A country ravaged by war, Mozambique has many societal issues that need to be dealt with, and one of the stricken country’s biggest shortcomings is food. With 24.5 million inhabitants, one-third are chronically food-insecure with half of a million children ages six to 23 months being undernourished.
Underlying causes include inadequate nutritional intake due to poor diet diversity, low meal frequency, poor breastfeeding practices, high levels of disease and teenage pregnancy. The high incidence of HIV infection further aggravates the malnutrition that people suffer.
The U.N., the World Food Programme and The Hunger Project have all come together to help fight hunger in Mozambique. Mozambique is a “Delivering as One” country meaning that all U.N. agencies, if logistically capable, contribute toward a U.N. Development Assistance Framework. The UNDAF and the WFP have aligned priorities in Mozambique, and Mozambique is benefiting from it.
The WFP has two distinct programs that are set to run this year: the Country Program, or CP, and the Protracted Relief and Recovery Operation, or PRRO.
CP pursues the WFP’s transition from food aid to food assistance, supporting and enhancing government programs to constitute sustainable, national solutions to food insecurity through prevention, protection and promotion. The program attempts to stimulate local economies using innovative delivery methods of payment such as cash, vouchers and mobile phone transfers.
The five main components of the CP are school meals, social protection, nutrition, risk reduction and market access.
WFP’s other program dedicated to fighting hunger in Mozambique, PRRO, provides food assistance in support of response and early recovery activities, targeting the disaster-affected as well as displaced persons who have sought refuge in Mozambique. CP is a program centered on sustainability and growth while PRRO is centered on disaster relief due to the surrounding circumstances of the location of Mozambique. The key approaches of the PRRO are relief activities (sudden onset emergency), early recovery activities (post-relief assistance) and capacity development.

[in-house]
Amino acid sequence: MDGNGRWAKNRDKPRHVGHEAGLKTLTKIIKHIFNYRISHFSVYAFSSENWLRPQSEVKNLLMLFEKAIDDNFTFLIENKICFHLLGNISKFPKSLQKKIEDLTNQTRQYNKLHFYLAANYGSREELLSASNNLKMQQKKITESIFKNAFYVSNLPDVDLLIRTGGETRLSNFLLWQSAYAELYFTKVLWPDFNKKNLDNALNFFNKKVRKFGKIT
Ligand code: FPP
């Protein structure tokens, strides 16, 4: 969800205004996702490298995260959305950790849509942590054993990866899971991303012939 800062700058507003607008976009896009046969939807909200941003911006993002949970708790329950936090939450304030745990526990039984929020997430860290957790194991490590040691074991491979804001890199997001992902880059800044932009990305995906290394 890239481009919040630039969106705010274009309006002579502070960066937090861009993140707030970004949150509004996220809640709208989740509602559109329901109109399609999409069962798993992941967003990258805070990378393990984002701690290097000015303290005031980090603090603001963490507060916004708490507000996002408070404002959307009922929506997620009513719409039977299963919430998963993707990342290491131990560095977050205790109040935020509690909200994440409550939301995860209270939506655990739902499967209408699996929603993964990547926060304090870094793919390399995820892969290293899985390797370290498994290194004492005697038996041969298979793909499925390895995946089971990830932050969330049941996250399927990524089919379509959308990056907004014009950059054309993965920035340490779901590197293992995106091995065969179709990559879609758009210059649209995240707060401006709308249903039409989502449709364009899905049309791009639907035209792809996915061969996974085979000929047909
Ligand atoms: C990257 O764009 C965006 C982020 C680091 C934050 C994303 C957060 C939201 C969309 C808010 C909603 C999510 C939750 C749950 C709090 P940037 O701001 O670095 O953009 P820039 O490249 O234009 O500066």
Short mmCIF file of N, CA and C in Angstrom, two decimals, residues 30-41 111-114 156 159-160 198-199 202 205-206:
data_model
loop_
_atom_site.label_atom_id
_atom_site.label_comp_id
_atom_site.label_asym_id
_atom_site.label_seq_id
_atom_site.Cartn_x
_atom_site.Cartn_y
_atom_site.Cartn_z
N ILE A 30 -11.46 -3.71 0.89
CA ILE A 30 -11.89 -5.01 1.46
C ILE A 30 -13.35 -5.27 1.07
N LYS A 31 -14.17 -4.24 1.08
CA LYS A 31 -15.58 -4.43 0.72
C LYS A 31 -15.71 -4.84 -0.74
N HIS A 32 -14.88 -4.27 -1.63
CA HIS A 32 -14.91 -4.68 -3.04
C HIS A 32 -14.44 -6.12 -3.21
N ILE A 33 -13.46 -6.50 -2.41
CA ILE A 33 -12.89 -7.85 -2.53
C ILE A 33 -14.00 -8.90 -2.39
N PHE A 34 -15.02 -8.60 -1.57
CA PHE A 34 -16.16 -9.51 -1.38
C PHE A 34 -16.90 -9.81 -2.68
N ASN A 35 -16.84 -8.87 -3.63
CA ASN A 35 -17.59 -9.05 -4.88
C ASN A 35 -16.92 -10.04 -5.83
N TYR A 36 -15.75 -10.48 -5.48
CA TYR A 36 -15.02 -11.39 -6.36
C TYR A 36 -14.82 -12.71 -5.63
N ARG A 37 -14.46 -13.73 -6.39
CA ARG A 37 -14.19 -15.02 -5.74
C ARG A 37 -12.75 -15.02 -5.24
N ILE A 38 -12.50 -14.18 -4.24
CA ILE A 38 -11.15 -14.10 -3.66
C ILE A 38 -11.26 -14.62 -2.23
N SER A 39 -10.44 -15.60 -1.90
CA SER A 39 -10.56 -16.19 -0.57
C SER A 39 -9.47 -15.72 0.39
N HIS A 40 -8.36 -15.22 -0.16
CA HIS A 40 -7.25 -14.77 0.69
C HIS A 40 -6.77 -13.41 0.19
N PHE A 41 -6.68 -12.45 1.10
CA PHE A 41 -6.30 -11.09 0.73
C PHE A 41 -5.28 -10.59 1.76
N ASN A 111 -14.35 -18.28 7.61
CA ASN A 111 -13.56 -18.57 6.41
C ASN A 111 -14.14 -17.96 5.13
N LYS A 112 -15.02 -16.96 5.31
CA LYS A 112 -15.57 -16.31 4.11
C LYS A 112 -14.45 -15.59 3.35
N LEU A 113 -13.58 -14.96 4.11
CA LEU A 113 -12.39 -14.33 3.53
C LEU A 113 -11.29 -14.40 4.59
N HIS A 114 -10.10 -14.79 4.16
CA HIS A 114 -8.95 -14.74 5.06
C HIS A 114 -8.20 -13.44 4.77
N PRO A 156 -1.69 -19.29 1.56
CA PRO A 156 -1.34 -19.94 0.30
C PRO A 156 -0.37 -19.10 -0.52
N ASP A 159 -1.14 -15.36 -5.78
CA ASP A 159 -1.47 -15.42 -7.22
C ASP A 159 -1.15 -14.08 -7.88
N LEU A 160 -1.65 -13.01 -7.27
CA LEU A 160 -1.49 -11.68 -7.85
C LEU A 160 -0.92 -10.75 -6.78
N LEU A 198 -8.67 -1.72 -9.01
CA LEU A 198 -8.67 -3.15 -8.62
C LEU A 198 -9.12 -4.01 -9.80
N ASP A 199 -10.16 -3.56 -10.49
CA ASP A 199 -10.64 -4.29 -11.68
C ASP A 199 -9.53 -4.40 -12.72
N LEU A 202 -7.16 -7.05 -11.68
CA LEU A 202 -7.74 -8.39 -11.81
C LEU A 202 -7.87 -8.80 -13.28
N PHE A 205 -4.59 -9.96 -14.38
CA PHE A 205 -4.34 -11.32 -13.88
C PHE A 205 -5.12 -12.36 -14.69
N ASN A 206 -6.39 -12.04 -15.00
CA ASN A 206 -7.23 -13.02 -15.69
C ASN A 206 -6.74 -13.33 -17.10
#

WFP and the U.N. aren’t the only ones that are fighting the hunger in Mozambique; The Hunger Project is also on the front line. THP works to build sustainable community-based programs using their Epicenter Strategy. An epicenter is a dynamic center of community mobilization and action, as well as an actual facility built by community members. Epicenters bring together 15,000-20,000 people from rural villages and give the groups a voice that has more influence than if they did not band together.
In Mozambique, there are three epicenters. These epicenters serve a population of about 22,200 partners in 10 villages. With the epicenters functioning at full capacity, the local areas will see an increase in economic sustainability and, therefore, more food security.
The U.N., the World Food Programme and The Hunger Project have all been aiding Mozambique for the past decade. Together these organizations have been providing beneficial practices spanning from immediate emergency relief to sustainability to community building programs.
– Erik Nelson
Sources: The Hunger Project, World Food Porgramme